Wednesday, September 26, 2007
The Friendly House
A friend stopped by today to pick her up child at my house. Today, like most days, my house was neither clean nor tidy. There was a puzzle in progress on the table. Lunch dishes hadn't been cleared yet. Two games were in various states of play on the floor. A stack of boxes, delivered by UPS a few days ago, stood next to the front door waiting to be opened and put away. The floor needed to be swept and there were a few piles of clothes at the bottom of the stairs. Most days, this doesn't bother me at all. This has not always been true. In the past I have spent much more mental and emotional energy wishing my house could be cleaner, wondering what others thought about me and my less than picture perfect home, and nagging on my kids to clean up. But I've come to realize that there is a lot more to a happy home than a perfectly clean house.
House cleaning has never been my favorite activity, especially if there's something else I'd rather do (like pretty much anything other than cleaning). Sure, I like it when the house is picked up and stuff is put away. I do savor those brief moments after I've tidied up and scrubbed the bathrooms and there's no laundry piled on the couch. There are times when I can really get into house cleaning. I turn up the music really loud and walk around using the toilet brush as a microphone. Admittedly, it can be fun. But really, I have many more things to do that are far important than keeping my house spotless. Did I mention that I share my home with three very busy and very messy children? I love my children dearly, but neat and tidy, they are not.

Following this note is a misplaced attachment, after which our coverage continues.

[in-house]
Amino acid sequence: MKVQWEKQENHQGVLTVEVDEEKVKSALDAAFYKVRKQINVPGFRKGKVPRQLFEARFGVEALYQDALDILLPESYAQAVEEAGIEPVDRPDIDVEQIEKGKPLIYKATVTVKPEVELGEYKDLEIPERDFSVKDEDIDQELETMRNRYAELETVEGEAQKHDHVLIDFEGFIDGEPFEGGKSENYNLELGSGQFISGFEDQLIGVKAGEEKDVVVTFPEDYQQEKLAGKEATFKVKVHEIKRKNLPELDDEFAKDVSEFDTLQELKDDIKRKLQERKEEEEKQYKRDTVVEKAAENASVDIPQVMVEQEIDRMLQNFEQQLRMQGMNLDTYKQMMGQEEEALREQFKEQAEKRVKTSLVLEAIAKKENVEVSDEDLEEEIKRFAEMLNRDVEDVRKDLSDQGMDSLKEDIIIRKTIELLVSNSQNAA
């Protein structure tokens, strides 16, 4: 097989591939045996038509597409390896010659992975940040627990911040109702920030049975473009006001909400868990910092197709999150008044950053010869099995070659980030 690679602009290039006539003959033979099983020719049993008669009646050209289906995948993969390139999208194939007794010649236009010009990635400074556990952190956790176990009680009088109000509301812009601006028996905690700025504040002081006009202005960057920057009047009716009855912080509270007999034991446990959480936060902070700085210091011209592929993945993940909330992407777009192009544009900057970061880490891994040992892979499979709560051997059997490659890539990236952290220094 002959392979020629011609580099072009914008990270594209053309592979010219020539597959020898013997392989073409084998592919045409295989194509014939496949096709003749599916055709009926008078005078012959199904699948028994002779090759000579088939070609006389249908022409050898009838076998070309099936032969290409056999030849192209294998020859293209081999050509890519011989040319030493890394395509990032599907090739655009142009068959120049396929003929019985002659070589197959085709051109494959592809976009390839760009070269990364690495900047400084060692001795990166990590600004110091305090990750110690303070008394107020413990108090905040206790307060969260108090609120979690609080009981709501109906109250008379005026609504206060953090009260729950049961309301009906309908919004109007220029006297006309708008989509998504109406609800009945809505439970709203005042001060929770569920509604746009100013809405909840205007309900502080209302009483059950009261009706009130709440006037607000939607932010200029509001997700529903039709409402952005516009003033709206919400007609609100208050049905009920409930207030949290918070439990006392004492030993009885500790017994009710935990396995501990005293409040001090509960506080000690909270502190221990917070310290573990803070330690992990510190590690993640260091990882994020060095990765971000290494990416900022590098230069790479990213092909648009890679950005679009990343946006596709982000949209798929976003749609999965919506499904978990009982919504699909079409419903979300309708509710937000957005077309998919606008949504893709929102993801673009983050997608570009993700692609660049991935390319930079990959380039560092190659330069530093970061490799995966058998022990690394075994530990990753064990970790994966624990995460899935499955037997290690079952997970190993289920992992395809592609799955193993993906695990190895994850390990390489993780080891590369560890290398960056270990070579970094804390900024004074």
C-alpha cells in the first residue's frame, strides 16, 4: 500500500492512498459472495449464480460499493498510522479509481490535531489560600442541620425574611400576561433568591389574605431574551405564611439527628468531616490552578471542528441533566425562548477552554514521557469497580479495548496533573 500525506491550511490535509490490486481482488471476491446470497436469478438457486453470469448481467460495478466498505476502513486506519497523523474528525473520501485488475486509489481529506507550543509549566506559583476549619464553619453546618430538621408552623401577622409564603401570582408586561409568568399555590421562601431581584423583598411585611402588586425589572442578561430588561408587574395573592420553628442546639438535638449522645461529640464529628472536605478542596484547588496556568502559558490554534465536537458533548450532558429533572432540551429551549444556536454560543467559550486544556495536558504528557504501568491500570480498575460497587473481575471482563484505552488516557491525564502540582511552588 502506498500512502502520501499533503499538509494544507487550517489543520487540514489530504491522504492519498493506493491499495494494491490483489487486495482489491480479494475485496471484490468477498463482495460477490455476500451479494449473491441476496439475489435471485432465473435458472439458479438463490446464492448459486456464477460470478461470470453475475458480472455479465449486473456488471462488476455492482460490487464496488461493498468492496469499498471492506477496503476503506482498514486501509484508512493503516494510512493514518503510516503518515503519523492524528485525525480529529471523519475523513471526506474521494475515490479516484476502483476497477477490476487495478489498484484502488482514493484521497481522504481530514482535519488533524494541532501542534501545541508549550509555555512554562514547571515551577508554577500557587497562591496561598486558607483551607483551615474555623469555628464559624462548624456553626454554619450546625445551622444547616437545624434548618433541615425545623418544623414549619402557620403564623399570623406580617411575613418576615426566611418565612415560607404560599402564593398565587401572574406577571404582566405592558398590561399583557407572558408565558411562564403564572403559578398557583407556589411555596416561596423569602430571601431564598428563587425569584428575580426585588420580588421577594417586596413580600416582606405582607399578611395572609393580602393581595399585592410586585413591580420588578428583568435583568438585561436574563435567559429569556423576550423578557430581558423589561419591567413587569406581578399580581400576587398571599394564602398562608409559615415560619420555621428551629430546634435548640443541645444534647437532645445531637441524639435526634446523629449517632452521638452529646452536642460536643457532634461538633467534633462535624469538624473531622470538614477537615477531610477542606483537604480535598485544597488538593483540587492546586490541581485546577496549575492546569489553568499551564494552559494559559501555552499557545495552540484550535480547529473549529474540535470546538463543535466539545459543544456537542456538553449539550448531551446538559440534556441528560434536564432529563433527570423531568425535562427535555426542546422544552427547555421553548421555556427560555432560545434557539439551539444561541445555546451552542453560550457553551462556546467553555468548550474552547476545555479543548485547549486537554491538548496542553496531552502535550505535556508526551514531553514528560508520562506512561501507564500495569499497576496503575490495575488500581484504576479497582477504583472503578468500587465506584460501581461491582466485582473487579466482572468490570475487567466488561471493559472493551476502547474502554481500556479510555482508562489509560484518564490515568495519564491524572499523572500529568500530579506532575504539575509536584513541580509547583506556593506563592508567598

As unschoolers, we have lots of unscheduled time at home. This means more time for us to get out toys and games with many, many small pieces and parts, which don't always get put away right away. This means more meals that are cooked and eaten at home which do not always get cleaned up immediately following mealtime. When my kids were young, and I was still teaching, my house was much cleaner, because we were rarely in it. I remember longing for stretches of unscheduled time when we could just be home. What good is a clean house if you can't use it?
As I chatted with my friend, we picked up the pieces to a game and put them back in the box. The kids raced past us on their way to the hammock for one last ride before it was time to say good-bye. My friend looked around and smiled, "Becky, you have a very friendly house." I like that, because it is. Kids don't have to be afraid of breaking something at my house. Most spills and messes are easily cleaned up because there isn't anything particularly fancy to wreck or ruin. The next time I'm feeling self conscious about my housekeeping habits, all I need to do is look around me and remember why I make the choices that I do. I choose to fill our home with the fun stuff, and all the fun stuff can get messy: art supplies, puzzles, stacks of books, baskets of tiny figurines, legos, tinker toys, building blocks, car tracks, more stacks of books, board games, card games, magazines. Some might call it chaotic, disorganized, or messy. I prefer to think of it as a friendly, happy, kid centered home.